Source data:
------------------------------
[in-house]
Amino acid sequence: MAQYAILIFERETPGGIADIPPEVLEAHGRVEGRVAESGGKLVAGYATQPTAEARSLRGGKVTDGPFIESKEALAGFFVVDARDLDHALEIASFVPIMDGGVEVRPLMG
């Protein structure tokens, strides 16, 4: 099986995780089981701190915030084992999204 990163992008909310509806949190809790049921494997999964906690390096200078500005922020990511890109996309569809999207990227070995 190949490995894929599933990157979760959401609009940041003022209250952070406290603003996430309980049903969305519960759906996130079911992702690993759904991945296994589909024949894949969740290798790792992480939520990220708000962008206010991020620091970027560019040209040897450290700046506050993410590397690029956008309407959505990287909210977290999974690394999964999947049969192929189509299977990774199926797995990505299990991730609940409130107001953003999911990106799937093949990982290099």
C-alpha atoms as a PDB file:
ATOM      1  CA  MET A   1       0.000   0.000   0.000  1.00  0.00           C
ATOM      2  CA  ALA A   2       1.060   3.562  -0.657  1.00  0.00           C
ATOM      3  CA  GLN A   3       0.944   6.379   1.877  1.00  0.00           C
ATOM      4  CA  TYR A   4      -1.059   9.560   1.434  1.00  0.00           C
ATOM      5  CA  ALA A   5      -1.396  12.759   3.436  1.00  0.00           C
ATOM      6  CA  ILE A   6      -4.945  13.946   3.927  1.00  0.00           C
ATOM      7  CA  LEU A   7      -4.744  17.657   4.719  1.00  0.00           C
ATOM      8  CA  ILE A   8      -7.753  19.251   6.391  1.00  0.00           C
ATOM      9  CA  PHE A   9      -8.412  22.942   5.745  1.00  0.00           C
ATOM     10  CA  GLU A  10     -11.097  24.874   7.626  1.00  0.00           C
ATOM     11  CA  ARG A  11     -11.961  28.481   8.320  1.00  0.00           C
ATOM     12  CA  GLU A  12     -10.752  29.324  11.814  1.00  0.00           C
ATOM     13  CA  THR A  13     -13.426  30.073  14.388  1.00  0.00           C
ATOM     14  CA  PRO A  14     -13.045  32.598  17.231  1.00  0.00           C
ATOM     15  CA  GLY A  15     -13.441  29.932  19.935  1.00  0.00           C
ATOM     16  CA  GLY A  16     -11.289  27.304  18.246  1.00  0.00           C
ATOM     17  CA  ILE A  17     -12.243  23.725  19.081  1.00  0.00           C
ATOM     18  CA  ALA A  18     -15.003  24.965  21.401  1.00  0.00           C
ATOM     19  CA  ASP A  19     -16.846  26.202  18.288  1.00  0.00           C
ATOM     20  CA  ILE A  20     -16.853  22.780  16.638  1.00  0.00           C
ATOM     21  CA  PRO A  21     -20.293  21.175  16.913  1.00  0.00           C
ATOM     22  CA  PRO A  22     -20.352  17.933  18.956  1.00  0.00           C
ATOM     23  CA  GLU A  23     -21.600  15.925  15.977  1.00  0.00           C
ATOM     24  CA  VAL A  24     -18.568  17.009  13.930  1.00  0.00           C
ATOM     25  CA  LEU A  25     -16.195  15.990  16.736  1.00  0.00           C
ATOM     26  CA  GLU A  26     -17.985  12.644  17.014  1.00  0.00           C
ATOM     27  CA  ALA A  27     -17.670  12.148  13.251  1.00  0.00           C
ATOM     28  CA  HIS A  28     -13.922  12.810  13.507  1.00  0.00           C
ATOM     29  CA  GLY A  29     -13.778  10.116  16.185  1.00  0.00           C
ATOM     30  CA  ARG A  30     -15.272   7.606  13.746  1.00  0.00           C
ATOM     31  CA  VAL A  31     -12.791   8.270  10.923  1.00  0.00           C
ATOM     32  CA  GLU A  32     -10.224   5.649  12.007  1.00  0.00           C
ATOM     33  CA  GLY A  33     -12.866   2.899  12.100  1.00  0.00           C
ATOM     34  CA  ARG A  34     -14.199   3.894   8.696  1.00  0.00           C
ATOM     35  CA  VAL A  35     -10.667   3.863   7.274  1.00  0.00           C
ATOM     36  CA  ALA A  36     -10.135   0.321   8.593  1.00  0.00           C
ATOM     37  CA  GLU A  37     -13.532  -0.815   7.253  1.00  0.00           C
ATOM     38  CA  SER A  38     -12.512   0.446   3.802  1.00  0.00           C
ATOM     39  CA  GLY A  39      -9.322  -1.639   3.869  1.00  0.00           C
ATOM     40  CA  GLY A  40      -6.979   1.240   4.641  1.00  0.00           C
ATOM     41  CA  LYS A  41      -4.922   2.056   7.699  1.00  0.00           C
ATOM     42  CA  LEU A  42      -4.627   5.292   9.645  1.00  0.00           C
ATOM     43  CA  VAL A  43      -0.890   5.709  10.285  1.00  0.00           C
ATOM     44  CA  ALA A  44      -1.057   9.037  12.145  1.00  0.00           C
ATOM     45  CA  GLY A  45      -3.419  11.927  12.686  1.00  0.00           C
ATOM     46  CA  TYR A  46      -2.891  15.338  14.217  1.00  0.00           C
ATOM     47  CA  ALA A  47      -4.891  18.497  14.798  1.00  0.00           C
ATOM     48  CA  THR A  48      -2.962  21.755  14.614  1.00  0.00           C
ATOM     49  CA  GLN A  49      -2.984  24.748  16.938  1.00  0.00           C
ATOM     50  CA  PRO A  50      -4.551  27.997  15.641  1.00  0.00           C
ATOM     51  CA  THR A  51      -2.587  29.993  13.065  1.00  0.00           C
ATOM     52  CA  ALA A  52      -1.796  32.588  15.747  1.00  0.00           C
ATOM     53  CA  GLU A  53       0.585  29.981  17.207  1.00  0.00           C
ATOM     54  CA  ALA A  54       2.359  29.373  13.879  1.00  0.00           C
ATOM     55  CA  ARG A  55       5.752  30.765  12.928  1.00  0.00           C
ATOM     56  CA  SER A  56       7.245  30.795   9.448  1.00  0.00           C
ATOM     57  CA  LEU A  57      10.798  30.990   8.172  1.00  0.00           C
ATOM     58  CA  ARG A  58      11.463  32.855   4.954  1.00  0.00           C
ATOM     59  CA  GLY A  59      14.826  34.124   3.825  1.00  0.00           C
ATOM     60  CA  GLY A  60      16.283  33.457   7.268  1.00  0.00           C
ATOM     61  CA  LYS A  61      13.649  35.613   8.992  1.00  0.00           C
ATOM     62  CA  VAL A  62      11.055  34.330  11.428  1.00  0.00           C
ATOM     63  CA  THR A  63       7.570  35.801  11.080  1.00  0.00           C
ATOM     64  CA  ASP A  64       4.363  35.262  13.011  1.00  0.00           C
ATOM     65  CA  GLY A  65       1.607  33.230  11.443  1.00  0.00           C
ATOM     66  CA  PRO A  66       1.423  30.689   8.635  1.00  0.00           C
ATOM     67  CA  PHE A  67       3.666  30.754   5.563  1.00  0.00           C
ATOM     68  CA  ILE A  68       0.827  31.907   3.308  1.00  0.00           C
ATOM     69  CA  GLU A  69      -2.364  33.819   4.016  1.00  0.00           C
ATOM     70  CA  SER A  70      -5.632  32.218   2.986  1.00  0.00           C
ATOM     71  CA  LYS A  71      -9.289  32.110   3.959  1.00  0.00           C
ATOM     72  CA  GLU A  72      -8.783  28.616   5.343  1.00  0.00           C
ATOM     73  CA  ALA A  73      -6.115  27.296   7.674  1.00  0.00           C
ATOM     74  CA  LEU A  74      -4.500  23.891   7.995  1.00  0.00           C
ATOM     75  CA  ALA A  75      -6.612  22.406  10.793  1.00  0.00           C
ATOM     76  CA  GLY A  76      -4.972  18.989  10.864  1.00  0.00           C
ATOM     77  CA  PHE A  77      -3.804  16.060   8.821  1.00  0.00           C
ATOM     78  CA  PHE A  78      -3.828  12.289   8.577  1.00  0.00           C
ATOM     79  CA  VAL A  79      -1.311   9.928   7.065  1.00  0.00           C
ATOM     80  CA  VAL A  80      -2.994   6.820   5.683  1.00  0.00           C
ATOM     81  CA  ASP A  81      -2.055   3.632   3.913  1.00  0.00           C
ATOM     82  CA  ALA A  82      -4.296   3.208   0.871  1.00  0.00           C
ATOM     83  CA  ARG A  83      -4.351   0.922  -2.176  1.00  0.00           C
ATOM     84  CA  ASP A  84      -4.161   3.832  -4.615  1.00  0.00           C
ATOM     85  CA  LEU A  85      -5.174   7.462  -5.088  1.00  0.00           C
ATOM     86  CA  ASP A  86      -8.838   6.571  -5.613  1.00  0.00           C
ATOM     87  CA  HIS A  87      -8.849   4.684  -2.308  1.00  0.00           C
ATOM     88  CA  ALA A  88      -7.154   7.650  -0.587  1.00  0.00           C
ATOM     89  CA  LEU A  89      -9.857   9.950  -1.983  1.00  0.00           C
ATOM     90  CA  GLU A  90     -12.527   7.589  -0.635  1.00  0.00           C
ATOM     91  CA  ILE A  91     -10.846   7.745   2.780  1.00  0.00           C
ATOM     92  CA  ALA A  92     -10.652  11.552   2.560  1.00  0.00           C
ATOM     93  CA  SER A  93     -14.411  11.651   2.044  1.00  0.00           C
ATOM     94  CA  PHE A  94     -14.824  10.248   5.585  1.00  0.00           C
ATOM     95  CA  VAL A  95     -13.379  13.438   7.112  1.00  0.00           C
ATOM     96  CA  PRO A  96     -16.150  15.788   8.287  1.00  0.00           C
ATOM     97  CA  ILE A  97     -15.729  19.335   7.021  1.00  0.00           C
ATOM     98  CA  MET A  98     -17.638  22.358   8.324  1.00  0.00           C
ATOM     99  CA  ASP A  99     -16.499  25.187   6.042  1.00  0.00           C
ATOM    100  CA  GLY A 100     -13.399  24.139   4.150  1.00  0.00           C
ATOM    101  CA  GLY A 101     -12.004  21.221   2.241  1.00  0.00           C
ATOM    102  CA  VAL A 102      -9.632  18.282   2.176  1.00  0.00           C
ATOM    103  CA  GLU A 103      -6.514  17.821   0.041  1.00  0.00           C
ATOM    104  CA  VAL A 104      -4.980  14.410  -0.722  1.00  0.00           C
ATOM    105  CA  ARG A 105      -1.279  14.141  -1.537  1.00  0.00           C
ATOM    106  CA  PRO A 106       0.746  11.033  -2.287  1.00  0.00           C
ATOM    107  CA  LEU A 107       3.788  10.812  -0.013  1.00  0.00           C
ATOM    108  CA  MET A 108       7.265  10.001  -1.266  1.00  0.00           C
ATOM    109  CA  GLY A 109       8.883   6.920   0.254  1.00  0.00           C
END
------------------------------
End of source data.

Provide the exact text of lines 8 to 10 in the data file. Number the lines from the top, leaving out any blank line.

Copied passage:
ATOM      4  CA  TYR A   4      -1.059   9.560   1.434  1.00  0.00           C
ATOM      5  CA  ALA A   5      -1.396  12.759   3.436  1.00  0.00           C
ATOM      6  CA  ILE A   6      -4.945  13.946   3.927  1.00  0.00           C